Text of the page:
Frac sand ban fails in Caledonia
CALEDONIA, Minn. -- What would have been a historic ban of frac sand mining did not come to pass Tuesday in Houston County, as a county board meeting devolved into a shouting match between protesters and commissioners.
The board voted 3-2 against approving an ordinance amendment that would ban industrial mining of silica sand, an ingredient in hydraulic fracturing in the Bakken oilfields of North Dakota and other oil and gas areas. Sand mines in southeast Minnesota and western Wisconsin have become key suppliers to energy industry, but have drawn protests from people concerned about air quality near the mines and the practice of fracking.
Tuesday morning, an overflow crowd began yelling at the board, which required a supermajority of four votes to pass the ban, which would have been the first such ban in Minnesota.
“Audience members began yelling right away,” said Jeremy Chipps of Families Resisting Energy Extraction. “They were boiling over. People were yelling at the commissioners, and the commissioners were yelling back at people.”
The Houston County Sheriff’s Department removed several members of the overflow crowd. None were arrested, the department said.
Commissioner Justin Zmyewski, who voted in favor of the ban with Dana Kjome, said those who spoke out of turn were warranted.
“They just ran them over,” Zmyewski said of commissioners Judie Storlie, Steve Schulte and Teresa Walter, who voted against the ban. “There were three people who spoke out of line just as much -- if not worse -- than those that were kicked out of the meeting, and they were treated differently because they were pro-fracking.”
Many thought the ban was imminent after strong language in the proposed ordinance was approved by county attorney Samuel Jandt.
Ed Walsh, a La Crescent resident who formerly served as a city attorney for towns in Illinois, said such a ban by a county body would be legally defensible.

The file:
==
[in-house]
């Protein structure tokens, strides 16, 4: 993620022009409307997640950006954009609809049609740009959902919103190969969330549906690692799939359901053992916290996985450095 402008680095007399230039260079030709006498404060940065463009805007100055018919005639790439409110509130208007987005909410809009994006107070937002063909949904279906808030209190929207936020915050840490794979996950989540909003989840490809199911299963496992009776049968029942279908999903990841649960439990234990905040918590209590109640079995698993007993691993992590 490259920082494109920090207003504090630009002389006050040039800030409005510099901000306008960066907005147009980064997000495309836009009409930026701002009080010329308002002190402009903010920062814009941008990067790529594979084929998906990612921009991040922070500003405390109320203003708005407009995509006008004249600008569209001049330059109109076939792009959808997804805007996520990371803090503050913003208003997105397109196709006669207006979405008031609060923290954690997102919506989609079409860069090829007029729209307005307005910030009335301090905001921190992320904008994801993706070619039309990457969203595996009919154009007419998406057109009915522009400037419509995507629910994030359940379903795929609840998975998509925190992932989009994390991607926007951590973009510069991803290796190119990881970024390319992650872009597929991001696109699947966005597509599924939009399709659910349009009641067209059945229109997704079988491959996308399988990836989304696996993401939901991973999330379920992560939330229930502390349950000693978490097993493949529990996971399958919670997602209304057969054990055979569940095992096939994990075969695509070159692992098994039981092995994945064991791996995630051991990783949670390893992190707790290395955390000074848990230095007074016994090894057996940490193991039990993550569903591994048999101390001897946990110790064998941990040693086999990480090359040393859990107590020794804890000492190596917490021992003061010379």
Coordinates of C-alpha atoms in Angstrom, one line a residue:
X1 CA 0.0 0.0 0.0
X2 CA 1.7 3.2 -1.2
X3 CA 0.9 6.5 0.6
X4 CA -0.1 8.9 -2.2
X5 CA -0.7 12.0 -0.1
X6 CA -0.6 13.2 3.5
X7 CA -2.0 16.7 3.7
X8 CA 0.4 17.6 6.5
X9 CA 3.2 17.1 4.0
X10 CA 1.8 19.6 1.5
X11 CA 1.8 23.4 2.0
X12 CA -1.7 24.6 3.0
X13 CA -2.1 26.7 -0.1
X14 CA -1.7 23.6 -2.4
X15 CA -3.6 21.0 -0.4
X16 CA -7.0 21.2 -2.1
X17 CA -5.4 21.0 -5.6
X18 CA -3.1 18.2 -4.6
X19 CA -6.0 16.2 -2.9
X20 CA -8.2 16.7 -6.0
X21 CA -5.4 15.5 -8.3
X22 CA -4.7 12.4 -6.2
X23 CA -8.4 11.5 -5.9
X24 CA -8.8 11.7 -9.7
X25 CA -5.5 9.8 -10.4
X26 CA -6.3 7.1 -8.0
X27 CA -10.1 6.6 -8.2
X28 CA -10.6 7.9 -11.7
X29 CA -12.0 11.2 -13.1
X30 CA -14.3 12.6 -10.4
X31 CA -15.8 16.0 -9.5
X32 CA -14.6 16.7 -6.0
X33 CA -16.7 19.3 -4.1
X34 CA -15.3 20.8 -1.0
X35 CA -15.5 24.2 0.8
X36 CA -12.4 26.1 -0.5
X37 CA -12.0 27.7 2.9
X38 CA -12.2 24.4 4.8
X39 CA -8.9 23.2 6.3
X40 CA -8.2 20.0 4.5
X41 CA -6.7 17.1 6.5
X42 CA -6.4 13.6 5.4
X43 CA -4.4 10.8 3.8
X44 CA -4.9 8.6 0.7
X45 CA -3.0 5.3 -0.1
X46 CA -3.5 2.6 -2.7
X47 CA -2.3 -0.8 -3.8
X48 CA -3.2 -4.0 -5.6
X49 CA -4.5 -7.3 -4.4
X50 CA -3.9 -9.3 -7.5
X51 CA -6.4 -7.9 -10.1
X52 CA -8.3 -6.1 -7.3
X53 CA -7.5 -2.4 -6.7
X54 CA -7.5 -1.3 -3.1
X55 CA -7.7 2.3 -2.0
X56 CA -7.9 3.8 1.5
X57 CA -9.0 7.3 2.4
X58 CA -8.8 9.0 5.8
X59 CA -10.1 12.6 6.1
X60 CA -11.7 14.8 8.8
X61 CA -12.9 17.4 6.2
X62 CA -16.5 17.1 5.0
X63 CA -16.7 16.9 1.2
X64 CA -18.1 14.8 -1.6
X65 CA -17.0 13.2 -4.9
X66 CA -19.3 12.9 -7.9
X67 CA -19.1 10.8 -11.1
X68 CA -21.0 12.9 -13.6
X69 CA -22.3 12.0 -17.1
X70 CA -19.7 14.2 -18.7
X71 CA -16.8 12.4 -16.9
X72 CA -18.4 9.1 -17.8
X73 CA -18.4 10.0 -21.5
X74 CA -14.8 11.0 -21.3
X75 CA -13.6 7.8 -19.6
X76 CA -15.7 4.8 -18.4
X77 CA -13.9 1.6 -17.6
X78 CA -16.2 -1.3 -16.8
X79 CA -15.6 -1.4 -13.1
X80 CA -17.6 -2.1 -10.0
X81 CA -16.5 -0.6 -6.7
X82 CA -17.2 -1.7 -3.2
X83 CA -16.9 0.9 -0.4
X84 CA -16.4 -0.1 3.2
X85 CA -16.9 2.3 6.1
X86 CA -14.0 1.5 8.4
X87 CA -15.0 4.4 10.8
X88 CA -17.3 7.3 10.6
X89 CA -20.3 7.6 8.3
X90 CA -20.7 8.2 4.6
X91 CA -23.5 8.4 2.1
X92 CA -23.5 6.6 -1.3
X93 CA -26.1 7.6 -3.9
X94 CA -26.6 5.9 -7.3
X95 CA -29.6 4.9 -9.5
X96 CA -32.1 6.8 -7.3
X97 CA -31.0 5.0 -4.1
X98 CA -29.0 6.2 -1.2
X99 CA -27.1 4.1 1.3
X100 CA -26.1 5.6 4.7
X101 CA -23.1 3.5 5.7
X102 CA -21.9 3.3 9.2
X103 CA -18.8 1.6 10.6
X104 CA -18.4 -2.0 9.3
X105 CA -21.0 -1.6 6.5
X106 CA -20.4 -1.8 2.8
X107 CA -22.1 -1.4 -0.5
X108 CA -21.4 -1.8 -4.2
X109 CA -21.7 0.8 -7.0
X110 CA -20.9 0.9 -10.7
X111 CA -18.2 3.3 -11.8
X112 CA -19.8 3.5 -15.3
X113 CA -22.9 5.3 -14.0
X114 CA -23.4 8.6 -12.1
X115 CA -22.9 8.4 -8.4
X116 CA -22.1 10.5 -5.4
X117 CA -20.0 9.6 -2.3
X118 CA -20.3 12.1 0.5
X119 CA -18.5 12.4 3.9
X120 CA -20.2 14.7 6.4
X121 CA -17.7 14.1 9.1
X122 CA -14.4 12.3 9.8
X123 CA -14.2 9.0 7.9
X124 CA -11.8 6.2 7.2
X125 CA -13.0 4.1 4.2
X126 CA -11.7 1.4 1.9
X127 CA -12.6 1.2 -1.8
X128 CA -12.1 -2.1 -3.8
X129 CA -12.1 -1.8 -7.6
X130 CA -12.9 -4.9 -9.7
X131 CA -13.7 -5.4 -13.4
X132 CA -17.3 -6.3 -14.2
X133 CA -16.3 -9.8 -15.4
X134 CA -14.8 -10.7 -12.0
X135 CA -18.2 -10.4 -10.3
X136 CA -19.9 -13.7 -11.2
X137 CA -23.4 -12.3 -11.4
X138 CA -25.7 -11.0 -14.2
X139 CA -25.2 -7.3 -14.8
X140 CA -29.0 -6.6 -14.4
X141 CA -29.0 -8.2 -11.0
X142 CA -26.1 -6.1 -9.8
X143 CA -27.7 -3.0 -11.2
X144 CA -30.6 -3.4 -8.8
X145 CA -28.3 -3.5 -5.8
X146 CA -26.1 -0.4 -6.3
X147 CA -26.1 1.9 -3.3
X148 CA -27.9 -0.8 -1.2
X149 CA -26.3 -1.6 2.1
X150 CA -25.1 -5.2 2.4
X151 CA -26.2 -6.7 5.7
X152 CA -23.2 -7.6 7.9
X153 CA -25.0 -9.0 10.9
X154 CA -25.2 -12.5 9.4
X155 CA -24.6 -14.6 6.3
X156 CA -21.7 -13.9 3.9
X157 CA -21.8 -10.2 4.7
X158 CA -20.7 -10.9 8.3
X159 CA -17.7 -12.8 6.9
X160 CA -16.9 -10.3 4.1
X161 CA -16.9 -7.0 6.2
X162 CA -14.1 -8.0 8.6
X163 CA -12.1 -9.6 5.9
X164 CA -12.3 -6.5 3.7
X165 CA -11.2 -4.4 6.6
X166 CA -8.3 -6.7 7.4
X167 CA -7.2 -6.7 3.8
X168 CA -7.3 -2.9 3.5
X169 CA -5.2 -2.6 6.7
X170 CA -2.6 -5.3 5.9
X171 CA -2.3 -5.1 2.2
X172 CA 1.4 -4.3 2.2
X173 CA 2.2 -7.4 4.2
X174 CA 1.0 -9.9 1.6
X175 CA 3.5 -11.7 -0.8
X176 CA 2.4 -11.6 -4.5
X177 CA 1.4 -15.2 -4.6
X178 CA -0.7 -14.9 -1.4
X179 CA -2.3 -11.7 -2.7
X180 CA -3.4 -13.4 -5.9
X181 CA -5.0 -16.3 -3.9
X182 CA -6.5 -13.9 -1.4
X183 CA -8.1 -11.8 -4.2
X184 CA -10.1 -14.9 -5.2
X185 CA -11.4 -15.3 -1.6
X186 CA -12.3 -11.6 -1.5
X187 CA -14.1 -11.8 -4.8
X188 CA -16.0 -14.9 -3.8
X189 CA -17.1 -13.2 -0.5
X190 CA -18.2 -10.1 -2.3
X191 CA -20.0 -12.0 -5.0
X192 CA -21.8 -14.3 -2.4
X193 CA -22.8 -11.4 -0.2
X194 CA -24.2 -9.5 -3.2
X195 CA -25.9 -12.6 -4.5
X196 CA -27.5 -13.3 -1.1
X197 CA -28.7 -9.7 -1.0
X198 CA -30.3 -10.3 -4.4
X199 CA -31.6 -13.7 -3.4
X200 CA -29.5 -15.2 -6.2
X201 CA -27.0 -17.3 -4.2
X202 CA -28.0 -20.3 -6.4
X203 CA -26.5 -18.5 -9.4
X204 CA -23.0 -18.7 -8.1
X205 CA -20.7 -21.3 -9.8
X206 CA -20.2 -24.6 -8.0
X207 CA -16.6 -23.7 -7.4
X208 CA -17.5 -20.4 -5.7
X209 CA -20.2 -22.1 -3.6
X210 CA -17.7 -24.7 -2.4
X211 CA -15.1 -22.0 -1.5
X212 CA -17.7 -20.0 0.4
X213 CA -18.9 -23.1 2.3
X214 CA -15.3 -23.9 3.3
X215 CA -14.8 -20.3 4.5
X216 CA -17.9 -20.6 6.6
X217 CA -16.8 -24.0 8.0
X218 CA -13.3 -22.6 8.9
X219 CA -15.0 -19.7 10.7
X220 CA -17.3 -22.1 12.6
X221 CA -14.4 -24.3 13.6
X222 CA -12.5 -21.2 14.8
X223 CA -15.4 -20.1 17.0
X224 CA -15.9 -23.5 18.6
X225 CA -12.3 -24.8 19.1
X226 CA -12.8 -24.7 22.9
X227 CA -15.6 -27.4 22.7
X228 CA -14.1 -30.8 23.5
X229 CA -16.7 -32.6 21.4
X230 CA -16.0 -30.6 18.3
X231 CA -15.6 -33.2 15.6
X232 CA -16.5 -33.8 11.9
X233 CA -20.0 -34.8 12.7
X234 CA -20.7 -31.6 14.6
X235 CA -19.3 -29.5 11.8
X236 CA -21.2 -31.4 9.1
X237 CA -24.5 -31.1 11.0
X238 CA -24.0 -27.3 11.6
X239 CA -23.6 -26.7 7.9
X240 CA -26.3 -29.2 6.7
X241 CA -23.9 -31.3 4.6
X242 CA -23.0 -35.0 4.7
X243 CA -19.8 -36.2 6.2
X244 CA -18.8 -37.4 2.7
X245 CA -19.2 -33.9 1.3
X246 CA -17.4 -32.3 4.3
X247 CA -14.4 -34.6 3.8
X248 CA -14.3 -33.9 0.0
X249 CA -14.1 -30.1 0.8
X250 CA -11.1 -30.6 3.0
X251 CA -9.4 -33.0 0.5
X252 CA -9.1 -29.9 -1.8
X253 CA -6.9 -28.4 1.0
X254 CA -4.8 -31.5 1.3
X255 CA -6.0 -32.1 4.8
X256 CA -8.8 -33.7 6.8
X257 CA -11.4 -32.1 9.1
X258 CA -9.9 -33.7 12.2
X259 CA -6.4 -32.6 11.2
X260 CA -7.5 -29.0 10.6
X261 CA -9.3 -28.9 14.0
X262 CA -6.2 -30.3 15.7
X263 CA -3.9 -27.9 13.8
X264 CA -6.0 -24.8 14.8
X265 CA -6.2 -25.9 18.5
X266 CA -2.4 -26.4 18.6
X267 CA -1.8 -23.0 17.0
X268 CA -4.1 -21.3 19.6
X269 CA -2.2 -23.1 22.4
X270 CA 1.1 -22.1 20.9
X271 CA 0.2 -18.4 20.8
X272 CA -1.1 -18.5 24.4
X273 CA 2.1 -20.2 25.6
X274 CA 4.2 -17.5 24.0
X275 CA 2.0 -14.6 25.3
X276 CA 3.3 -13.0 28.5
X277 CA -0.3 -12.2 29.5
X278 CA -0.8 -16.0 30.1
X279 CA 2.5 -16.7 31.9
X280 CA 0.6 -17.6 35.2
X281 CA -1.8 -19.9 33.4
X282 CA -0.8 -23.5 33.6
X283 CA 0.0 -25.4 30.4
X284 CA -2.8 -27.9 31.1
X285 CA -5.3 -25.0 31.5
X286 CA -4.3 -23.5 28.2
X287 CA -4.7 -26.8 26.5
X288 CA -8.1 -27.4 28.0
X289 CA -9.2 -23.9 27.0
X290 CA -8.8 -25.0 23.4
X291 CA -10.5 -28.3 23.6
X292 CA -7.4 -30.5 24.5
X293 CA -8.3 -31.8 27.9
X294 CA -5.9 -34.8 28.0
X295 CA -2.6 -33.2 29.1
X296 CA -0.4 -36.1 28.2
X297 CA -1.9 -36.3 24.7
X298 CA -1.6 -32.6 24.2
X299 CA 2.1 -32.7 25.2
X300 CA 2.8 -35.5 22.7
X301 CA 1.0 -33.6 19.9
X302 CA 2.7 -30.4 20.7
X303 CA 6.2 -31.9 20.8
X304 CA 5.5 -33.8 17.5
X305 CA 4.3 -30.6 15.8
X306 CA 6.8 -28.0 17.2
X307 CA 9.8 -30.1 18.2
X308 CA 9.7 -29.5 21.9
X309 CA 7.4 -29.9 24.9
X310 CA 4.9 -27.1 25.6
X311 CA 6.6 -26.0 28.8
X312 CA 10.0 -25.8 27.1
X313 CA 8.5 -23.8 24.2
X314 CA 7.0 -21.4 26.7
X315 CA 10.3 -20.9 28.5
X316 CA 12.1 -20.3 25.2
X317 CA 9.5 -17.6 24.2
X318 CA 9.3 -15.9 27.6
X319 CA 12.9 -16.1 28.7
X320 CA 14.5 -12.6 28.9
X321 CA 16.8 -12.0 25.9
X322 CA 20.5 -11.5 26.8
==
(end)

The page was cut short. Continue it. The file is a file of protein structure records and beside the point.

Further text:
“The county commission clearly has the legal authority to enact a ban,” he said. “(Jandt) has even written an opinion stating the county has the authority to do so.”
Many from the anti-fracking camp had taken a unanimous decision by the board in mid-February to add language banning sand mining to the proposed city ordinance as a clear indicator the ban was to pass.
“I have absolutely no idea why they would (vote down the ban),” Walsh said. “For them to make this kind of reversal is shocking.”
“This is a sleepy, beautiful town where people don’t usually get this politically involved,” Chipps added. “But it is clear people feel deceived by their commissioners.”
Still, the commissioners who voted against the ban said they do not want industrial silica sand mining in their county.
“There is not a commissioner on the board that wants industrial mining to happen here,” Storlie said. “I feel that things should be regulated, and not prohibited. Once you prohibit it, you take away people’s rights, and I don’t believe in taking away people’s rights.”
Zmyewski said Schulte, Storlie and Walters ignored their constituents by not approving the ban.
“We have had public comment for weeks before every commission meeting, and those three are busy playing on their computers and not paying any attention to people speaking,” he said. “We have 92 percent of people surveyed against silica mining, we have a petition of 470 people that say they don’t want it.
“Walters says she had three people call her to tell her they wanted frac sand mining here, and I say ‘I had six people call me today saying they’re against it. So what?’ I have the numbers to back my stance up, and they can’t show me the same.”
The commission also voted against approving an earlier proposed ordinance that would more closely regulate industrial sand mining. This proposal, which Walters said was crafted by the county’s planning and zoning committee, would restrict mine sizes to 60,000 cubic yards per year, and require permits to be renewed every two years.
As the current ordinance stands, there is no restriction to size or permit renewal process, Walters said.
“Ideally, we would approve the planning and zoning ordinance, send it back to them for a few tweaks, and go from there,” she said.
But Zmyewski vowed to continue fighting for an outright ban.
“This is not something I am going to let die,” he said. “I will keep fighting for a ban until we have one.”